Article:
This form of carbon finance accounts for “about one tenth of market value over the past two years”, Ecosystem Marketplace notes.
Ecosystem Marketplace also includes a US$50 million agreement between Norway and Ecuador because the contract was signed in December 2014, even though no money had changed hands and the programme was far from operational.
The REDD Early Movers Programme accounts for 10 million of the 87 million “offsets” transacted in 2014.
Falling demand, falling prices
The REDD Early Movers Programme uses a price of forest carbon of US$5/tonne, significantly more than the average price of US$3.8/tonne for voluntary carbon offsets in 2014. Ecosystem Marketplace puts the falling price down to “a lack of new buyer demand”.
Meanwhile large projects are selling credits at high volume, but low prices. More than 10.9 million voluntary carbon credits were sold for less than US$1 in 2014.
Ecosystem Marketplace argues that,
The 87 MtCO2e transacted by voluntary buyers in 2014 is both a large and small number, depending on the context.
It’s small because it only 0.25% of global greenhouse gas emissions in 2014. It’s large, Ecosystem Marketplace argues, because voluntary actors have a “sizeable impact” on compliance carbon price policies.
Excluding the Norwegian and German transactions, REDD prices increased slightly in 2014 to US$4.3/tonne. REDD offsets from avoided planned deforestation (such as from forests threatened by industrial logging or oil palm plantations) sold for US$3.1/tonne on average. REDD offsets from avoided unplanned deforestation (such as from forests threatened by smallholder agriculture, informal mining) sold for US$5.2/tonne on average.
Supply exceeds demand
While 31 million forestry and land use offsets were transacted, a further 44 million offsets remained unsold. Suppliers told Ecosystem Marketplace that they either couldn’t find a buyer, or deliberately held on to their carbon credits hoping for better prices. Another 32 million credits are in the pipeline. These figures are only from suppliers that answered Ecosystem Marketplace’s survey, so it’s an underestimate.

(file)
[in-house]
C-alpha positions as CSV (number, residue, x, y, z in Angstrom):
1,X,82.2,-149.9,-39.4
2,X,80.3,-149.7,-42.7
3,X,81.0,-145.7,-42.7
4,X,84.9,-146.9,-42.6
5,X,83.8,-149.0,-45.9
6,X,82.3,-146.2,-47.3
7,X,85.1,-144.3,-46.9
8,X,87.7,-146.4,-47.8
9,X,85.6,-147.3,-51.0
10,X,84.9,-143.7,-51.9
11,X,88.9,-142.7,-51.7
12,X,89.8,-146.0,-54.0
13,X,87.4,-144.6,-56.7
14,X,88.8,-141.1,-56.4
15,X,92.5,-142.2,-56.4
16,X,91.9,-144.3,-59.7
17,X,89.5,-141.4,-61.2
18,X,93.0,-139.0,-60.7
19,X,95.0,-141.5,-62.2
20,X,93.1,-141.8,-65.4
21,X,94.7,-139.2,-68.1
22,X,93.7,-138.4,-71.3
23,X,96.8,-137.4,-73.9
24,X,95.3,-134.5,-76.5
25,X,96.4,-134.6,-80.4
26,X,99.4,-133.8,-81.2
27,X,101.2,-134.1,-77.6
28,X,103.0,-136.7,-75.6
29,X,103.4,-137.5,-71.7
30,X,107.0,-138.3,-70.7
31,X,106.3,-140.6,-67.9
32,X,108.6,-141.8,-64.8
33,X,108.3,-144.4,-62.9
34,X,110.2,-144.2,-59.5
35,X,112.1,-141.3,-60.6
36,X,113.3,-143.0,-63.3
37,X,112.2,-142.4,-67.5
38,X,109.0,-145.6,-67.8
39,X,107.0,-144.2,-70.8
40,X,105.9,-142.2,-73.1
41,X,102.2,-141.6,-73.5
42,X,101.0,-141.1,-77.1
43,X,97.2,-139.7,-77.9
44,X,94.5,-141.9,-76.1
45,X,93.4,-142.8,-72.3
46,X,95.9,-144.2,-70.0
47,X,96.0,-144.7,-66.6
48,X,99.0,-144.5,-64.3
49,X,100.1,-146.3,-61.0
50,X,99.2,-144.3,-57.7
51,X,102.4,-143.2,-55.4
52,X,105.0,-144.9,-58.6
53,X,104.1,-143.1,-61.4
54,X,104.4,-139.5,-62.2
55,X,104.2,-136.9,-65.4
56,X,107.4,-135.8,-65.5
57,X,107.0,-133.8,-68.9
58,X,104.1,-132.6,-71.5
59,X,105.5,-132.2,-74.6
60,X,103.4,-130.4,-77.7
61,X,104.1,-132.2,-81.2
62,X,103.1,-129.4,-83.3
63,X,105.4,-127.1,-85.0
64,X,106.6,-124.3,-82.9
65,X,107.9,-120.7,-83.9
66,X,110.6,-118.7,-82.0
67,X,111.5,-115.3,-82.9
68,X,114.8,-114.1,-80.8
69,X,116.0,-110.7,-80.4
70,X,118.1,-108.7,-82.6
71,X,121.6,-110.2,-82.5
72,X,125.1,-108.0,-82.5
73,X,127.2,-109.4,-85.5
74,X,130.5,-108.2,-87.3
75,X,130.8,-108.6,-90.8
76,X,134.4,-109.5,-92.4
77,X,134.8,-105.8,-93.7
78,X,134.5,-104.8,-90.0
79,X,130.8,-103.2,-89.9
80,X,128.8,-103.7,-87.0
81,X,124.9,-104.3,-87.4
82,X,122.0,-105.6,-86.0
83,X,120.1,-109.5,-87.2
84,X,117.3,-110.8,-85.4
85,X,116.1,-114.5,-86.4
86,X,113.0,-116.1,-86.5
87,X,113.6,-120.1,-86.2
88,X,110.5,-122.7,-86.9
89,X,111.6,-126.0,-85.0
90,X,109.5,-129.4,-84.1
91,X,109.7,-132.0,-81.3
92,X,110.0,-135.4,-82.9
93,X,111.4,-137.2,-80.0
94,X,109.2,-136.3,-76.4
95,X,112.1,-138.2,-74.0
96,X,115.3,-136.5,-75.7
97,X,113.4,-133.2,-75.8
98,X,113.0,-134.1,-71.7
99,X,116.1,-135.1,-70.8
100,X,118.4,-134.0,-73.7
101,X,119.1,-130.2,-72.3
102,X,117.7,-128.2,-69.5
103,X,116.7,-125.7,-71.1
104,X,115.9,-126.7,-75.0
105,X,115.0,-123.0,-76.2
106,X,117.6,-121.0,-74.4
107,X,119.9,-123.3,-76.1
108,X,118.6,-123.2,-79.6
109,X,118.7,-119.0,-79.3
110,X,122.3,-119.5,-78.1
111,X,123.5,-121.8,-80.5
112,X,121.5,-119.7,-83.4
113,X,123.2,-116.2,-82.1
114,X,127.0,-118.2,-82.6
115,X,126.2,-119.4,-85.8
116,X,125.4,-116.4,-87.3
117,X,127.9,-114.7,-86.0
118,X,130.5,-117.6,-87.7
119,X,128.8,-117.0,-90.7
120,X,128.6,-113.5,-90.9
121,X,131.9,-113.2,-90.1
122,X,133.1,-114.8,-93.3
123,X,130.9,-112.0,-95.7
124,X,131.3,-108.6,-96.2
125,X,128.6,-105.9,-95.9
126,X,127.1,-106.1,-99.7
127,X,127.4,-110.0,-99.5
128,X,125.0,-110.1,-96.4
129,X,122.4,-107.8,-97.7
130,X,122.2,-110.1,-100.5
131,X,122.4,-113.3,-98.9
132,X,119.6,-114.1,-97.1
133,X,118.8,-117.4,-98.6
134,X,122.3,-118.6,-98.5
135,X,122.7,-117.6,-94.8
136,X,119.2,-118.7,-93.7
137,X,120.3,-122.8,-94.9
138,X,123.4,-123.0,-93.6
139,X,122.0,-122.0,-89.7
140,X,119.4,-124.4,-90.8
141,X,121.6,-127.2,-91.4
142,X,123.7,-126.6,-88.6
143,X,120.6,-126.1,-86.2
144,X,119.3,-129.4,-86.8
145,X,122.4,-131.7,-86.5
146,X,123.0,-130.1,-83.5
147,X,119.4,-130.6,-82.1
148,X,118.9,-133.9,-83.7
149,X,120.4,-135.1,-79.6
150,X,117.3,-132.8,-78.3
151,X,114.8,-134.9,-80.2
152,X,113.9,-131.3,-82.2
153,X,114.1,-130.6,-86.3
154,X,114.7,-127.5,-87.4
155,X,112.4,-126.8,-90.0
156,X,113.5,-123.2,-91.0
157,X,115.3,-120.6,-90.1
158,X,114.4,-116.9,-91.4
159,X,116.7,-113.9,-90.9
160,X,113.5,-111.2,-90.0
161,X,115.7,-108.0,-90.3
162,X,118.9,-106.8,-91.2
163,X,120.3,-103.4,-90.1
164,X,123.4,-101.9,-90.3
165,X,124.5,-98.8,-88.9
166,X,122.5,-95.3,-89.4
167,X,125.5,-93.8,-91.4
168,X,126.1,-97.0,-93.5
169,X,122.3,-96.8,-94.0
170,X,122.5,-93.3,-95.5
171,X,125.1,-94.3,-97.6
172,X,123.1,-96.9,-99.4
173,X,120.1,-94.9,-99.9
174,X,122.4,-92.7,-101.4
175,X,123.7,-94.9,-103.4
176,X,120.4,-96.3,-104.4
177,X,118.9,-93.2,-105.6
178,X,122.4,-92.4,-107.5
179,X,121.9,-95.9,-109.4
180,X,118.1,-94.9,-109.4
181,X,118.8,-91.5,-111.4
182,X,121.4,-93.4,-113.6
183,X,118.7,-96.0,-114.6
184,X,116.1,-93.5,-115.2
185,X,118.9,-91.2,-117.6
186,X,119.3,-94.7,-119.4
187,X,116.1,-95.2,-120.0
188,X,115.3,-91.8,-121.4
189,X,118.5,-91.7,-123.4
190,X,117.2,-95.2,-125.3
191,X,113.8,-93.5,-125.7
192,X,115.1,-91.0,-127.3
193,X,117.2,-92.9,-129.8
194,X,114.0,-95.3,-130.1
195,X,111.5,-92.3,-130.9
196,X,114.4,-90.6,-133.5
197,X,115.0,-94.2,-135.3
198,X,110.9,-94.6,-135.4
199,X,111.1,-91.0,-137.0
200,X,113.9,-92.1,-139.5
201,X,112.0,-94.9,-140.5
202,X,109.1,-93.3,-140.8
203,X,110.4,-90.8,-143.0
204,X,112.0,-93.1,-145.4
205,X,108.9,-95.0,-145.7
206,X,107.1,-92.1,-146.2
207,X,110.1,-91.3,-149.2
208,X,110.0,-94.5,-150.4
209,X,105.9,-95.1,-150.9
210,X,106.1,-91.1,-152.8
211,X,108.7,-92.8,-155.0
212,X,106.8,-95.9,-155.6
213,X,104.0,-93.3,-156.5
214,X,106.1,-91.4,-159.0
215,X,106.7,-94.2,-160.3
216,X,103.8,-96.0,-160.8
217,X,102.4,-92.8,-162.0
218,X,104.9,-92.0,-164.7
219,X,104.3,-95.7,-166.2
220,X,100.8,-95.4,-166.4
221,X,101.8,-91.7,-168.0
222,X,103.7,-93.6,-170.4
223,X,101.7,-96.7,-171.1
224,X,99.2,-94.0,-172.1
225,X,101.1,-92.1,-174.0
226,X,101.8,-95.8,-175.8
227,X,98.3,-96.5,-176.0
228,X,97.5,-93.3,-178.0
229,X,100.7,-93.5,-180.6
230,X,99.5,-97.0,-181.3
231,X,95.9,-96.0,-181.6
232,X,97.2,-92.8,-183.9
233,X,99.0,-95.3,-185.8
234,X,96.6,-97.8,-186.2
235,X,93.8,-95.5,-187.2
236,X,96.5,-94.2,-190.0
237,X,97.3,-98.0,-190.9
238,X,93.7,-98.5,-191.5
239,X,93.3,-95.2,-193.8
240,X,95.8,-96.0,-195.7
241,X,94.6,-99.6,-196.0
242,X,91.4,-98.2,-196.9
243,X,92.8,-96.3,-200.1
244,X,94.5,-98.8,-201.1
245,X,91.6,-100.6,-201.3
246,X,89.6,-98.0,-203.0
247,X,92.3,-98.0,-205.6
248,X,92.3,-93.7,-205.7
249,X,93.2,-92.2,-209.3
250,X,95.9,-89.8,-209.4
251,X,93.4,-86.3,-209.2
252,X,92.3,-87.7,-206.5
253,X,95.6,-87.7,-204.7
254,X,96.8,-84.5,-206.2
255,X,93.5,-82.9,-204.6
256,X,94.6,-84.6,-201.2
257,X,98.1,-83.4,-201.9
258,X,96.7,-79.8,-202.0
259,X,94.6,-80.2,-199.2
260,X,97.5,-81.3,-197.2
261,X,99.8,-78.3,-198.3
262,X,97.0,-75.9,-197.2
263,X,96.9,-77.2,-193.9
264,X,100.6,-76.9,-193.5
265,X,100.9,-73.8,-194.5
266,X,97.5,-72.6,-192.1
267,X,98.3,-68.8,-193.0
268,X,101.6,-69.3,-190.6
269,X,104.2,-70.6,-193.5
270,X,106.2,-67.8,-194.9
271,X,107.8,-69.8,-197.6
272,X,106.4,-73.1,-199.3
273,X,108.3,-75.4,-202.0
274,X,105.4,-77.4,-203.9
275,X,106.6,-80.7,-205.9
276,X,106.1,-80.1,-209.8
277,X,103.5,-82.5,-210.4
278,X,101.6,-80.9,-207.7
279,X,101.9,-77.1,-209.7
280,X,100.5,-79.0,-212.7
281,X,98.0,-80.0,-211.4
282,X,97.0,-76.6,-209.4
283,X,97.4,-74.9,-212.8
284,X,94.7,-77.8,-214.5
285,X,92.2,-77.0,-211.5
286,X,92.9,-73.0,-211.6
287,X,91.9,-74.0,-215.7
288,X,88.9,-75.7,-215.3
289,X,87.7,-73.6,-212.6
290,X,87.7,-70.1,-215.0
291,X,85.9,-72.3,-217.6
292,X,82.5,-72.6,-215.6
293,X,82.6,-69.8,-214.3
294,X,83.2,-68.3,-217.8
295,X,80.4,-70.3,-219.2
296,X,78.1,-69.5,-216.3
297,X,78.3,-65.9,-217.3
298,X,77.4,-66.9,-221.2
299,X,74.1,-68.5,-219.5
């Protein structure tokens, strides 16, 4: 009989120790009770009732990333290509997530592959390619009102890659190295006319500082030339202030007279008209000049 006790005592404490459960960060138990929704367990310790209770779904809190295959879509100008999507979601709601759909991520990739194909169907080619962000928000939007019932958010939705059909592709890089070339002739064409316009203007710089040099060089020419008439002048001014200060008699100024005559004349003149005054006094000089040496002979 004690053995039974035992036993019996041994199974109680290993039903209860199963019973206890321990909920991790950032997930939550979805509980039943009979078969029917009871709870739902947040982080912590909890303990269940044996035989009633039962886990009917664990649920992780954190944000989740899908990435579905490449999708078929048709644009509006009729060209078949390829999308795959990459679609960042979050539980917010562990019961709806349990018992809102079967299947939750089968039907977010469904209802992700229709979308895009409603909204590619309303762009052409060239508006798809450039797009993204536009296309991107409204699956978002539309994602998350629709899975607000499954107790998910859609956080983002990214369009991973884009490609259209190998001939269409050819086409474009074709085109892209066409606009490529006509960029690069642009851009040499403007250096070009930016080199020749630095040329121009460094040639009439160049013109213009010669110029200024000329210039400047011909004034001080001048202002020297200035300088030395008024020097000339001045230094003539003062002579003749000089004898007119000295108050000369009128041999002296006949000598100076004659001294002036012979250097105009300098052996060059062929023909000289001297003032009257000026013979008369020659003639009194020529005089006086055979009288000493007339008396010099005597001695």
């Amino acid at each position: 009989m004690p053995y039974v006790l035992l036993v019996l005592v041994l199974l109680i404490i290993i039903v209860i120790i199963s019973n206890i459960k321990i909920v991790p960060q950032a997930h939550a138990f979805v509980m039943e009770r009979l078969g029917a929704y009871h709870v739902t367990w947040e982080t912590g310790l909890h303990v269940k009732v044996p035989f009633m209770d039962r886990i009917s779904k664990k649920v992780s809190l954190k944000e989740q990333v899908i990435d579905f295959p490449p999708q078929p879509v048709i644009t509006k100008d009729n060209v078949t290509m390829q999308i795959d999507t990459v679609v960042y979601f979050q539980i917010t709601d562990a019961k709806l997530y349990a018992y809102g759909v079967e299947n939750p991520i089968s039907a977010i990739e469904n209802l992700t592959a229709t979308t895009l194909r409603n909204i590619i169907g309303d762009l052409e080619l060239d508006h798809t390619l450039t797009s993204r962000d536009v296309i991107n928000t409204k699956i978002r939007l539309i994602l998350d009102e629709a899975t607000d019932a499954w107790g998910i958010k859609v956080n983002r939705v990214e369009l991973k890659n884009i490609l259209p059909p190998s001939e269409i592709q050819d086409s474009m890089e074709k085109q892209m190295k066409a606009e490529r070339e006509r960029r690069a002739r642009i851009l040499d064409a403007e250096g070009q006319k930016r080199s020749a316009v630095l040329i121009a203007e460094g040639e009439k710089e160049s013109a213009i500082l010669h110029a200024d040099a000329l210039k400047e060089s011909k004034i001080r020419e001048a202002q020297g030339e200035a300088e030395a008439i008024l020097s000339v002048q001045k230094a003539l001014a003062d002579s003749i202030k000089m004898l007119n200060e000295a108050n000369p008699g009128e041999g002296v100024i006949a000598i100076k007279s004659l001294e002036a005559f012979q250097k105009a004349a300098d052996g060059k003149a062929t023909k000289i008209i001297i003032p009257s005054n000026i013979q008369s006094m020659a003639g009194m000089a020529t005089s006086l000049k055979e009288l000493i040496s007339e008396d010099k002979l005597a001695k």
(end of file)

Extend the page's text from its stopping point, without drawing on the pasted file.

The report states that,
Respondents to Ecosystem Marketplace’s 2015 voluntary carbon survey described a buyers’ market in which supply exceeds demand and prices are dropping across nearly all project types.
The report notes that the market for offsets from cookstoves and water filtration systems shrank by 44% in volume in 2014. The price also fell. Ecosystem Marketplace comments that,
As even more supply is expected to enter this development-oriented offset marketplace, suppliers are hoping for governments to spur demand.
The same comment, more or less, appears a few lines later, relating to REDD credits:
Project developers continue to look to the public sector as a potential and critical source of demand as the sheer volume of supply available far outpaces private buyers’ appetites.
And supply is falling
On page 18 of the report is a graph showing offset supply issued by the four most commonly used standards: VCS, The Gold Standard, ACR, and CAR.
Ecosystem Marketplace acknowledges that “the total supply of newly issued offsets that enter the market … each year also offers important insights”. In 2014, the figure was about 43 MtCO2e, down from over 50 MtCO2e in 2013.
Ecosystem Marketplace acknowledges that the voluntary markets rely on government regulation:
Interestingly for a voluntary market, regulatory development is the single most impactful determinant of market performance, driving or diminishing both supply and demand.
In other words, without meaningful targets for emissions reductions, no one needs to buy carbon offsets. Since the UNFCCC is now operating under a system where each country produces its own Intended Nationally Determined Contribution to emissions reductions, the chances of meaningful targets emerging from COP21 in Paris are less then zero.
Oddly enough, for a report looking at voluntary carbon markets, Ecosystem Marketplace’s report makes no mention of the word “fraud”. Given the scale of the fraudulent selling of carbon credits to retail investors over the past few years, that’s perhaps surprising.